Angel & Devil on Your Shoulder 6

Sandy Hobbs | Letters to Ambrose Merton # 20, 1999

In my first note on this topic, I mentioned a film Angel on my shoulder which at that time I had not seen. It was shown recently on BBC television, which has allowed me to clarify how the concept is employed in this context. The film, released by United Artists in 1946, concerns a dead gangster, played by Paul Muni, who is released from Hell by Mephistopheles, whose aim is to discredit a crusading judge by allowing the gangester to take over the judge’s body. The gangster is attracted to the judge’s fiancee and begins to move away from “bad” to “good” behaviour. They go to a clergyman’s home to ask him to marry them. The clergyman’s is interrupted while composing a sermon. In conversation, he says, in a way which suggests that he is quoting:

“Heed not Mephistopheles, my children, lest you suffer eternal damnation. When he whispers in your ear, turn away your head, and harken instead to the angel on your shoulder.”

The gangster asks: “What if you ain’t got no angel on you shoulder?” To this, the clergyman replies: “You have, if you live right, son”.

Can any reader suggest a source for this quotation?

Note that only the angel is explicitly said to be on the shoulder. Note too that it is Mephistopheles himself, not simple a devil, who is pictured as whispering in the ear. This could be done while sitting on the shoulder, but obviously equally well by a human sized figure standing beside you. Left and right does not appear as a feature in this case.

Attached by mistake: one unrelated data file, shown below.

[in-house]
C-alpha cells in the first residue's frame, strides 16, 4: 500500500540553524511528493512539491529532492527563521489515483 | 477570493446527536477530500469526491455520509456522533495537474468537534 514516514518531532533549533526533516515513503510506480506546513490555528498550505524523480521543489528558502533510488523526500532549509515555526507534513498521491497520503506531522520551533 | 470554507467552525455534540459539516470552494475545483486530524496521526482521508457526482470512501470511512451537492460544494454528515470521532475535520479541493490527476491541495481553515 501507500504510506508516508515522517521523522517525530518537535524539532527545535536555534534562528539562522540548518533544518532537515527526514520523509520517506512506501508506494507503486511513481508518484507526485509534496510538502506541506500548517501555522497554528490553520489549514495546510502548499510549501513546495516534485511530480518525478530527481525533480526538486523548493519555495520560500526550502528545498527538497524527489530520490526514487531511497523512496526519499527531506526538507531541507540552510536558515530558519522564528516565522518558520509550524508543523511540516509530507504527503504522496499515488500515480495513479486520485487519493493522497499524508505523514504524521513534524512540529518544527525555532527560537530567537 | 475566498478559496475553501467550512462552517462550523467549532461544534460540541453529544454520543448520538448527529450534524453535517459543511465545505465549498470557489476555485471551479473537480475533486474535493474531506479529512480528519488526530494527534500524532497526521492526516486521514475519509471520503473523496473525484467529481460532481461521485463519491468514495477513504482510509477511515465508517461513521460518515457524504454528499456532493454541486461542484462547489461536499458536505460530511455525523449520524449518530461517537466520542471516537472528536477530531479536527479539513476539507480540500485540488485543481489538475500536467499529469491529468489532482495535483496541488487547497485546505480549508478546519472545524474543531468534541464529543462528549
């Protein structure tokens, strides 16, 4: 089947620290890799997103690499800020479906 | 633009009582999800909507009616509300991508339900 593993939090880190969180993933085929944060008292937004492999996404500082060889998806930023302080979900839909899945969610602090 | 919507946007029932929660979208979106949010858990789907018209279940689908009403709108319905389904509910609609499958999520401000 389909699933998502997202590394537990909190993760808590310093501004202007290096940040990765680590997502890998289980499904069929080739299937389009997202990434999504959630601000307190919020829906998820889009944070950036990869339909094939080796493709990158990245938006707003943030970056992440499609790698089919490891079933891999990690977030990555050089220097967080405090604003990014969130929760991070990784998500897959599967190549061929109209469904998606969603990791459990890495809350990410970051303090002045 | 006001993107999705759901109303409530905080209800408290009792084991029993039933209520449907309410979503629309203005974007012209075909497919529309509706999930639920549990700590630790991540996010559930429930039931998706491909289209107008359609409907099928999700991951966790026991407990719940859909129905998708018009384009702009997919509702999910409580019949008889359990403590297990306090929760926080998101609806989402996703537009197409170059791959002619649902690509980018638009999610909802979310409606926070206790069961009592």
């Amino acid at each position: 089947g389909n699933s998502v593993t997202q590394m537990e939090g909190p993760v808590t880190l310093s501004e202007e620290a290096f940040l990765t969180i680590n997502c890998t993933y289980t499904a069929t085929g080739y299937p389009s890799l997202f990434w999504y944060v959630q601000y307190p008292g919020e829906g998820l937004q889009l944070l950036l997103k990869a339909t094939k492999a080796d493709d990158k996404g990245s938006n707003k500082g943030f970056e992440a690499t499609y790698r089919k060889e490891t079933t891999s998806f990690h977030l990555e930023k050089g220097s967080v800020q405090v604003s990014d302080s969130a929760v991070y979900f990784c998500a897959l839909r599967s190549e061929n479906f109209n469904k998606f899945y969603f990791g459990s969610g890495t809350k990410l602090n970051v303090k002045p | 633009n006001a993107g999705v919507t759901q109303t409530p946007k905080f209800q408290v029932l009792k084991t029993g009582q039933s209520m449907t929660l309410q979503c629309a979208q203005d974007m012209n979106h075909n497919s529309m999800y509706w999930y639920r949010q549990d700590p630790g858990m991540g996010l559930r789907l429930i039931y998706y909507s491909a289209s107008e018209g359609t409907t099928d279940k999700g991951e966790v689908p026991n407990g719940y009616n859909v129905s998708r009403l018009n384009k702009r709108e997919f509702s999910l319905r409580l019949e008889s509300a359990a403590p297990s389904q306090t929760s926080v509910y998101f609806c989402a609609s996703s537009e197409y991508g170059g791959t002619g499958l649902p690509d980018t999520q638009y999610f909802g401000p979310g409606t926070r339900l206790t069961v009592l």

(The film, which was directed by Archie Mayo, was written by Harry Segall and Roland Kibbee, from an original story by Harry Segall.)

Angel & Devil on Your Shoulder 5

Jean-Bruno Renard | Letters to Ambrose Merton # 20, 1999

Herge, the celebrated Belgian comic strip artist, has made use of the motif of the Good Angel and Bad Angel which stand on either side of every human being (and even of animals!)

A strip featuring the characters Quick and Flupke, which first appeared in the 1930s, was republished in Archives Herge: Quick et Flupke (Paris – Tournai: Casterman, 1978). When Flupke sees a poster for a Colonial Lottery, A devil appears and expresses the hope that he will buy a ticket. However, an angel reminds him that in his reading book it says that “Money doesn’t bring happiness”. The devil counters by pointing to the lottery slogan “Get money without working”. The angel reminds him of the ennobling power of work. The devil has the last word showing Flupke what work might be – carrying an advertising placard in the pouring rain.

Note that the devil and the angel both ressemble Flupke and are around his height. The devil stands on his left; the angel on his right.

In Tintin au Tibet (Casterman, 1958) the dog Milou (renamed “Snowy ” in English translations) is shown accompanied by a angel and a devil, each of which is portayed as standing on two legs like a human being but having a dog’s head just like Milou.

Angel & Devil on Your Shoulder 4

Jacqueline Simpson | Letters to Ambrose Merton # 20, 1999

A supplement to my note on angel and devil at one’s right and left shoulder. Will Ryan’s The Bakehouse at Midnight: Magic in Russia (Sutton, 1999) mentions on page 55 the association of left with damnation on the basis of Matthew 25:33:

And he shall set the sheep on his right hand, but the goats on his left.

This is followed in 25:41 by:

Then shall he say also unto them on the left hand, Depart from me, ye cursed, into everlasting fire, prepared for the devil and his angels.

Ryan goes on: